The municipal bond space represents a specific corner of the bond market that has its own nuances to be wary of, such as costs and tracking errors. During the month of May, investors were willing to take on the risk as more funds were piled into even riskier high yield munis.

Through May, investors poured in $8 billion of capital, according to data from Refinitv–the most since the year 1992. Furthermore, municipal bond funds took in $37 billion, which was the most in almost 30 years.

Munis may have also gotten a boost following last November’s midterm elections. In particular, with respect to infrastructure spending—it’s one of the few things, if any, that Democrats and Republicans can agree on, but with the newly-divided Congress, this could fuel municipal bond ETFs.

Still, investors need to be aware of the costs associated with investing in this fixed income space, as well as certain tracking errors that could arise with respect to their prices.

Investors Loved Munis During the Month of May 1

For investors looking to get into the door of municipal bond ETFs can look at the Vanguard Tax-Exempt Bond ETF (NYSEArca: VTEB) and iShares National Muni Bond ETF (NYSEArca: MUB).

With bond market mavens warning investors of headwinds in the fixed income space like the possibility of an inverted yield curve, rising rates and BBB debt sliding out of investment-grade, investors need to be keen on where to look for opportunities.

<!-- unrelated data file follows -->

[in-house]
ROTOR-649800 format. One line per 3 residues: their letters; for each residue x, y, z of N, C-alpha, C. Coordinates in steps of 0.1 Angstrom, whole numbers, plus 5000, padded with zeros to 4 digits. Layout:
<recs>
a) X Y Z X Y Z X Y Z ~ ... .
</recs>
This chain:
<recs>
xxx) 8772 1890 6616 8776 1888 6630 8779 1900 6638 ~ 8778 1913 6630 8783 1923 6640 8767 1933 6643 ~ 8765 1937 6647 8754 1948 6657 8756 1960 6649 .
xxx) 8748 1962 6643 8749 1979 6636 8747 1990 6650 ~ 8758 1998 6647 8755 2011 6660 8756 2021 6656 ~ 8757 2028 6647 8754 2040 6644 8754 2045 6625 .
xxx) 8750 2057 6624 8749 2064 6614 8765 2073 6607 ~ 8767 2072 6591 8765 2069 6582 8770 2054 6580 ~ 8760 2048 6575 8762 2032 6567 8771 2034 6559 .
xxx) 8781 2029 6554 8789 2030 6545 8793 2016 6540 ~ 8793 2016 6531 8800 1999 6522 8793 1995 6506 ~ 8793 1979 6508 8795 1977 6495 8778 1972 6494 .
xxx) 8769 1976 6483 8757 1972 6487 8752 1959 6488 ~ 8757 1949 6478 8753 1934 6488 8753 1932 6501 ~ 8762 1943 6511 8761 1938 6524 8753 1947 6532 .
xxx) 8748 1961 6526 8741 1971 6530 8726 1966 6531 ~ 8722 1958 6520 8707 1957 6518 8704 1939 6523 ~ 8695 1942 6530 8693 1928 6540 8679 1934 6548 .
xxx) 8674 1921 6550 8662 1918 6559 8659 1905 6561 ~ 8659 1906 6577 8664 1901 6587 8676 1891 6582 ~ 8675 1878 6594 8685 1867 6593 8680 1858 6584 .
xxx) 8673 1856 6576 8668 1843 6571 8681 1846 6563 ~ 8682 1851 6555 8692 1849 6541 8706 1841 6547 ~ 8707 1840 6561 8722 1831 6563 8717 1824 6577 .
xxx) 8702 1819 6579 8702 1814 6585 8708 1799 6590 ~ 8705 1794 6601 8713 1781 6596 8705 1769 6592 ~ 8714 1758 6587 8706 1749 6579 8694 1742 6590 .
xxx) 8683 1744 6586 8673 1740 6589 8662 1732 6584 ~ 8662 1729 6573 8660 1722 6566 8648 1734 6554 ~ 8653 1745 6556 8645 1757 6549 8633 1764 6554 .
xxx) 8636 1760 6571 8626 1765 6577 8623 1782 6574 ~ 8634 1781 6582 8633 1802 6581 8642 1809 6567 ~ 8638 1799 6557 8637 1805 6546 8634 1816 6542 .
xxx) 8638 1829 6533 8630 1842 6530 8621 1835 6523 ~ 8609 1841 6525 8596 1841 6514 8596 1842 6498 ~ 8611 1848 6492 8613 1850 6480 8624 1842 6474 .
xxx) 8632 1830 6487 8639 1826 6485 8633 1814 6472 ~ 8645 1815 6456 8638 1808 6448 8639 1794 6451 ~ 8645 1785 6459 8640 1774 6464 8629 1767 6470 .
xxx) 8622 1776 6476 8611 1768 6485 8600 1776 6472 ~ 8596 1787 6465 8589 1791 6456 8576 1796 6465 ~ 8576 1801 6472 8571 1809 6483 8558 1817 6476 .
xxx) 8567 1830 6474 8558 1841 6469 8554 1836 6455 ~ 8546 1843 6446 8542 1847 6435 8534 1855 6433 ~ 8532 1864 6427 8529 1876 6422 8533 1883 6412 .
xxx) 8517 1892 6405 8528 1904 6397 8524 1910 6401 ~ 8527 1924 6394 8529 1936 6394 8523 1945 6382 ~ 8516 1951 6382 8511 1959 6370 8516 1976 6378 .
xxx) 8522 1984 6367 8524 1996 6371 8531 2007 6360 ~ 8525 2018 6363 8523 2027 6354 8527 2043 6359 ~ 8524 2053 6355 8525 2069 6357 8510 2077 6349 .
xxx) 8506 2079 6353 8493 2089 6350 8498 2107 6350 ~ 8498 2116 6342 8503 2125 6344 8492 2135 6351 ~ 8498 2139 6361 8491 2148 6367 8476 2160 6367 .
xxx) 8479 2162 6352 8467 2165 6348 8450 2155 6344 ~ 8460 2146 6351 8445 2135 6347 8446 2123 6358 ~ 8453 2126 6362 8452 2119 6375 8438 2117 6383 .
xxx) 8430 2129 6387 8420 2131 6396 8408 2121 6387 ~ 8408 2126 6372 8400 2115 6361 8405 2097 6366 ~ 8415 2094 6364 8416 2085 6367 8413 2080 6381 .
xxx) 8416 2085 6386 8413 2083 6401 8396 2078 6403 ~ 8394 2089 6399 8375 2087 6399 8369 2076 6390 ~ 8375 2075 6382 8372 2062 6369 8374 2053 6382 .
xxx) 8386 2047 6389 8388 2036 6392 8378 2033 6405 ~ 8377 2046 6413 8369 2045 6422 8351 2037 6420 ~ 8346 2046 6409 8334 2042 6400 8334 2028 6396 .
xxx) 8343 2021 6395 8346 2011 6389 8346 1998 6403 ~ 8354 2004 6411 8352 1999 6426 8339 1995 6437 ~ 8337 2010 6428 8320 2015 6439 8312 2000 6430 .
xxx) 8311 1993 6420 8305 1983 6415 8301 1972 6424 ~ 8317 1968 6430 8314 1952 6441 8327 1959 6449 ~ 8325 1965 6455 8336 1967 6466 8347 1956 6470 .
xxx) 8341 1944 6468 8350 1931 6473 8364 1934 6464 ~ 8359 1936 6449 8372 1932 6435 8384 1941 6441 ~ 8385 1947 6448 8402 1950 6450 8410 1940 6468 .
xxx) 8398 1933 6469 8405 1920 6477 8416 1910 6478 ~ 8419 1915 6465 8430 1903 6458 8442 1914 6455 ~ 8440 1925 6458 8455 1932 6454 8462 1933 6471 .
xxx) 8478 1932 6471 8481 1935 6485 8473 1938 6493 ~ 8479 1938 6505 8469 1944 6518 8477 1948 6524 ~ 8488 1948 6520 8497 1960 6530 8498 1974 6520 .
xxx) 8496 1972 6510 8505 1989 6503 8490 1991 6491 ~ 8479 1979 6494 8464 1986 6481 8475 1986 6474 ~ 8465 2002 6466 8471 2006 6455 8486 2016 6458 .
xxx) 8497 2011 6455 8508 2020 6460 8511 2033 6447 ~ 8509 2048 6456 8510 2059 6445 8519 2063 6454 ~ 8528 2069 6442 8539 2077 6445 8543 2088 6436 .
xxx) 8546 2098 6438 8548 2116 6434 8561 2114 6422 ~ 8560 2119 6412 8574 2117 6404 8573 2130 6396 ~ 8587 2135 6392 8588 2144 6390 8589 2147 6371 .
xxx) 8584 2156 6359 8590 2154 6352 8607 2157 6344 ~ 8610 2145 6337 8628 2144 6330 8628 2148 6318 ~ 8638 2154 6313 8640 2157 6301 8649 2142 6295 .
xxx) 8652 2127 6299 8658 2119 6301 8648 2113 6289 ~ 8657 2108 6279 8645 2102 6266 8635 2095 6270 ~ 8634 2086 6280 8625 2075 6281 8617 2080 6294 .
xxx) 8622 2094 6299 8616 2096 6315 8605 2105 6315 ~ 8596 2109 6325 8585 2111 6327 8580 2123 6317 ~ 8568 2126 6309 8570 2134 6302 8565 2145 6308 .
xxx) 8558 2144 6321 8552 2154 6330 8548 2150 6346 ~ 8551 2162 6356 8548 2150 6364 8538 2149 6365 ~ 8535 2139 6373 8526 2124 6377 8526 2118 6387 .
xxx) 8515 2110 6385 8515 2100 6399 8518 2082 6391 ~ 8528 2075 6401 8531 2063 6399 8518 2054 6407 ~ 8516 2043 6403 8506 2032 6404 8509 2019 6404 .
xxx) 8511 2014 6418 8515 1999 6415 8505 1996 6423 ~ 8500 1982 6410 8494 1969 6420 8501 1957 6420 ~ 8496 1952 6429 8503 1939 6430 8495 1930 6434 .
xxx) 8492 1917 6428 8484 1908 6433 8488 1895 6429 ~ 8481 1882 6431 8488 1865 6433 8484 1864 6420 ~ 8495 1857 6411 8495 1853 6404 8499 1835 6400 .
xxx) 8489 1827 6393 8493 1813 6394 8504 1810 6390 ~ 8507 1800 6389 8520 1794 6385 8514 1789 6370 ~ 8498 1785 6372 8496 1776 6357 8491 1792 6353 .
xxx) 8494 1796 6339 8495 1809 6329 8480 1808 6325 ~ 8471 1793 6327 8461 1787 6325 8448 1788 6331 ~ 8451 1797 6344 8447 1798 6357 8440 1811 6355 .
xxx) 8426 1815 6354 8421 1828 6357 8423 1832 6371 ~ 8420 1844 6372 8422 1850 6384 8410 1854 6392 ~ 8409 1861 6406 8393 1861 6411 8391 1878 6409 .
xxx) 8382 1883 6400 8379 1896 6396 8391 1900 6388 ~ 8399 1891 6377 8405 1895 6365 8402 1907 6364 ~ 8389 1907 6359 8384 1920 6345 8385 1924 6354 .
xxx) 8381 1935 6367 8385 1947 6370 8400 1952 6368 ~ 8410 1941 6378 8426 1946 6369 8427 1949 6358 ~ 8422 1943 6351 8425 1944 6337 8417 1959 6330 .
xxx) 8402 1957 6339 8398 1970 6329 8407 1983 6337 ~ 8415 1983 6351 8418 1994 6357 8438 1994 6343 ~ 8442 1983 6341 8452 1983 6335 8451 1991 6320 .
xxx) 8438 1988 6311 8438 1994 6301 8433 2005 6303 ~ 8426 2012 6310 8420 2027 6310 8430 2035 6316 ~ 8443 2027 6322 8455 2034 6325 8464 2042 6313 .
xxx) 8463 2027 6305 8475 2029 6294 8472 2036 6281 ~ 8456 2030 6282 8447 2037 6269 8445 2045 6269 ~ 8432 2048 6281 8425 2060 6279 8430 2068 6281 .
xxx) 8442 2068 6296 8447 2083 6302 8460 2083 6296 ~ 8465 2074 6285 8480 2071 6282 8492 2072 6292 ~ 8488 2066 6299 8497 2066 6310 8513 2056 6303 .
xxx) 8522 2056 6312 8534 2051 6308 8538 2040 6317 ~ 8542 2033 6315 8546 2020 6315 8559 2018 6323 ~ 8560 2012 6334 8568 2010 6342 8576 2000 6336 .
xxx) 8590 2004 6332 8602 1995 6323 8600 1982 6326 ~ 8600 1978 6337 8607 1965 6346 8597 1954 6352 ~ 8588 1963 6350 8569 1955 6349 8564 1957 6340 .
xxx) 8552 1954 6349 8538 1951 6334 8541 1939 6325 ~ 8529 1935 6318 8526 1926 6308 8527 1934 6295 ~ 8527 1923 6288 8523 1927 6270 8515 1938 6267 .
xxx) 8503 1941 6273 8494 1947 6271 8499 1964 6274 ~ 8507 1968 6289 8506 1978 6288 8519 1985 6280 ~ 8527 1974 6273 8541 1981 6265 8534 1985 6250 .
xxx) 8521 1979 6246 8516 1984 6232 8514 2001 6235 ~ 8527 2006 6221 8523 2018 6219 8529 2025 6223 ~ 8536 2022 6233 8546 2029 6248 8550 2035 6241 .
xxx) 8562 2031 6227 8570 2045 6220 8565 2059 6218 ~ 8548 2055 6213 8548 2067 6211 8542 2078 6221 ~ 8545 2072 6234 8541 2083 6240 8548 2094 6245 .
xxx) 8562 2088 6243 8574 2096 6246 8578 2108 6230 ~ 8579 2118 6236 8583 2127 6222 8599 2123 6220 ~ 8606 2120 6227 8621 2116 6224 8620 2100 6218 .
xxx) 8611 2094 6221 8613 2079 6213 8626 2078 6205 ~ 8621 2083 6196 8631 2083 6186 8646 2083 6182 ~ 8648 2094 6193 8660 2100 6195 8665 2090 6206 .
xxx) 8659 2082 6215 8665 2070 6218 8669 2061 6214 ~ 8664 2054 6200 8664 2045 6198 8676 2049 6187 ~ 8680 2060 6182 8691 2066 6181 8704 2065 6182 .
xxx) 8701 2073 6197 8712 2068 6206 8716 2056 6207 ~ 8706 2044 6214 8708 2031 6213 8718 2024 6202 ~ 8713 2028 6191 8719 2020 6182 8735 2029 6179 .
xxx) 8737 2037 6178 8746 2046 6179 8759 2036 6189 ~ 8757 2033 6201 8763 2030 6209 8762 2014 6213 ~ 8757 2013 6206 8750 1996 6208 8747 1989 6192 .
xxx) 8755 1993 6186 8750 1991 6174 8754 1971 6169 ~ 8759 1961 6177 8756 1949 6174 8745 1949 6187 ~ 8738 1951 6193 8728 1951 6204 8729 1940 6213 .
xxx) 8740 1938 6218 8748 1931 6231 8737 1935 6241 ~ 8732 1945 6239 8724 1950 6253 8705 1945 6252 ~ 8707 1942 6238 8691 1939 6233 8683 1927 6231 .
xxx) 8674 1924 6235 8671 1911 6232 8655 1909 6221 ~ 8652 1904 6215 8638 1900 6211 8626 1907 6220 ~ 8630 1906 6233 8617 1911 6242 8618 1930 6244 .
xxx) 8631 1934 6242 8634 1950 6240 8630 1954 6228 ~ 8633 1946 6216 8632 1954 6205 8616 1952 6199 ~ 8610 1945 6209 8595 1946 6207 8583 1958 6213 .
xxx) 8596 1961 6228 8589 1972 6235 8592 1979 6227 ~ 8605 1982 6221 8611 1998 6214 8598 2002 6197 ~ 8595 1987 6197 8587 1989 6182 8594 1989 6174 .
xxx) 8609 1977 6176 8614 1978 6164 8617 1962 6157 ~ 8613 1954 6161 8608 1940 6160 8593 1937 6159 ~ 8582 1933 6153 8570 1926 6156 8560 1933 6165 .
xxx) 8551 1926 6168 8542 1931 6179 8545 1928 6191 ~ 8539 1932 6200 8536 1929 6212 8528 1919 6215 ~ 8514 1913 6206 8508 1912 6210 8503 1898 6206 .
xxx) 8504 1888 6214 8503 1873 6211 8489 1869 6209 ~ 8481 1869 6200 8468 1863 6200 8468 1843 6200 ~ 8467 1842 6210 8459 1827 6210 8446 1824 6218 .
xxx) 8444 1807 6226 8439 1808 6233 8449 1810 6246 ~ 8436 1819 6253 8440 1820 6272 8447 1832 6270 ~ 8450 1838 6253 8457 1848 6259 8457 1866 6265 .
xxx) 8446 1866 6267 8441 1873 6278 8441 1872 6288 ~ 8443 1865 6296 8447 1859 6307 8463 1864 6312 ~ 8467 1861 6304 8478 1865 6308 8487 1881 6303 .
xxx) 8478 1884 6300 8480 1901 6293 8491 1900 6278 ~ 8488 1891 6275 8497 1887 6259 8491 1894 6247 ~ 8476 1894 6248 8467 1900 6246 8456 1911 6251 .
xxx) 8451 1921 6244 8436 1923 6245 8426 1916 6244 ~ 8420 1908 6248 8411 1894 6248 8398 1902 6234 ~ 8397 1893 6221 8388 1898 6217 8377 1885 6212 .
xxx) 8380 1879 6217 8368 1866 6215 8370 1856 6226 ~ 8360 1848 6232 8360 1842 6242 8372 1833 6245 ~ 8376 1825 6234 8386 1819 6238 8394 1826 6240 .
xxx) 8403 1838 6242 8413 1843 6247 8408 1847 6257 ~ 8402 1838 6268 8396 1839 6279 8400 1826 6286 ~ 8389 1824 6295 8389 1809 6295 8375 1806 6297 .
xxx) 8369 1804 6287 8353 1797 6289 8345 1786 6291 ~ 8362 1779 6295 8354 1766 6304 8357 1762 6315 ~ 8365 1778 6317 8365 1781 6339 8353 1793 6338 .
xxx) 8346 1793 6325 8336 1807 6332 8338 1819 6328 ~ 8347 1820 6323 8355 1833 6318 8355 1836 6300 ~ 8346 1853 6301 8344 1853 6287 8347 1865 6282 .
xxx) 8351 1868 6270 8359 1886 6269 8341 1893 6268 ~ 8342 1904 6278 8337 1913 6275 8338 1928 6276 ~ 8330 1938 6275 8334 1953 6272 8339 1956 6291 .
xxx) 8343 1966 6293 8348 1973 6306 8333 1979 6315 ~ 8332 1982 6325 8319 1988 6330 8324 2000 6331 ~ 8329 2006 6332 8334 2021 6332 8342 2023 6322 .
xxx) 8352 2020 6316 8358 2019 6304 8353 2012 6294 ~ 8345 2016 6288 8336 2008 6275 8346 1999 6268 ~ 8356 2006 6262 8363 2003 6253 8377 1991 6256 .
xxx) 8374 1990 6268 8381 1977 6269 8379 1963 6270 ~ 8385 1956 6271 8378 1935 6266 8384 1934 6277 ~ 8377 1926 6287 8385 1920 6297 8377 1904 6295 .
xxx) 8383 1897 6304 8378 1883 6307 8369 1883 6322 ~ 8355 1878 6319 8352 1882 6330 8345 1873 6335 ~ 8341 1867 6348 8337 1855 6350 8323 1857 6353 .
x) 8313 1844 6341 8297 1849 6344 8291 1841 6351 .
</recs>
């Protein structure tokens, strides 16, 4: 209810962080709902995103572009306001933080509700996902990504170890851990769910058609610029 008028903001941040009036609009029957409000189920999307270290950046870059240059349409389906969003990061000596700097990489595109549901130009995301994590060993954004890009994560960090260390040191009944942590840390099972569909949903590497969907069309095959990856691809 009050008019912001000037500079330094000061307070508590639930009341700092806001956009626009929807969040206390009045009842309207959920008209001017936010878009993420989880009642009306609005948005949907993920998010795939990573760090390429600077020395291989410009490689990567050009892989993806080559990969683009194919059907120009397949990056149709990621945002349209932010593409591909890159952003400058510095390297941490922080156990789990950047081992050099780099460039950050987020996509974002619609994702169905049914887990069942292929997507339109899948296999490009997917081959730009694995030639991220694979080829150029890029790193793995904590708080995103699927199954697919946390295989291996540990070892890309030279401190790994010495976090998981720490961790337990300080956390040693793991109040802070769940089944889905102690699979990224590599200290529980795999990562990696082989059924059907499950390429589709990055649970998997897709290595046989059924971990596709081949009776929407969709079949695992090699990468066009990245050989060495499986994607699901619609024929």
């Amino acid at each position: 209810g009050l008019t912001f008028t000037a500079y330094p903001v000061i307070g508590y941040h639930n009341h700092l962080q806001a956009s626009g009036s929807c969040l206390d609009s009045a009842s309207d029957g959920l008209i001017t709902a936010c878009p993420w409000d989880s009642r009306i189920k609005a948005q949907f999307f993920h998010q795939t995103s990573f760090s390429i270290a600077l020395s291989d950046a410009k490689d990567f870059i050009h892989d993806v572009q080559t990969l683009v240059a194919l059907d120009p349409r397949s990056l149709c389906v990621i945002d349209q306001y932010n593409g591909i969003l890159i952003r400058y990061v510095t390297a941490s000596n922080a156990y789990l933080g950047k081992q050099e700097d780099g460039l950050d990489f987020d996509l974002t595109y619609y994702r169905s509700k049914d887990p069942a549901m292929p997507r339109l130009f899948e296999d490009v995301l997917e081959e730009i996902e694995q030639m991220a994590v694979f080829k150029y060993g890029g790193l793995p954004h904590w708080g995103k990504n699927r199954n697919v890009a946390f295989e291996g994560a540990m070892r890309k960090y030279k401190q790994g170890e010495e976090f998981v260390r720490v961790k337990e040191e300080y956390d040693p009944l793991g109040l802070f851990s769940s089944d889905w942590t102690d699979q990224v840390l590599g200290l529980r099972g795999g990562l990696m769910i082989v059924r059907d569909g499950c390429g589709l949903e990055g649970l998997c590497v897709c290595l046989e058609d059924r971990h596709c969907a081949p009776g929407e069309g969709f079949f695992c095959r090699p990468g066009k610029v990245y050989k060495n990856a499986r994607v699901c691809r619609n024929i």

One area is within the municipal bond space, which may have gotten a boost following last November’s midterm elections. In particular, with respect to infrastructure spending—it’s one of the few things, if any, that Democrats and Republicans can agree on, but with the newly-divided Congress, this could fuel municipal bond ETFs.

Still, investors need to be aware of the costs associated with investing in this fixed income space, as well as certain tracking errors that could arise with respect to their prices.

As such, it’s appropriate to select the necessary ETFs that address these concerns like VTEB and MUB.

VTEB tracks the Standard & Poor’s National AMT-Free Municipal Bond Index, which measures the performance of the investment-grade segment of the U.S. municipal bond market. MUB seeks to track the investment results of the S&P National AMT-Free Municipal Bond IndexTM, which also measures the performance of the investment-grade segment of the U.S. municipal bond market.

The sampling approach means that both funds hold a subset of bonds within the index in order to replicate the yield, duration, and credit quality of the debt. This method allows the funds to avoid trading expensive bonds that could harm performance and in addition, minimize tracking errors.

With respect to an average net expense ratio of 0.32 percent in their category, both funds deliver very low costs–0.08 percent for VTEB and 0.07 percent for MUB.

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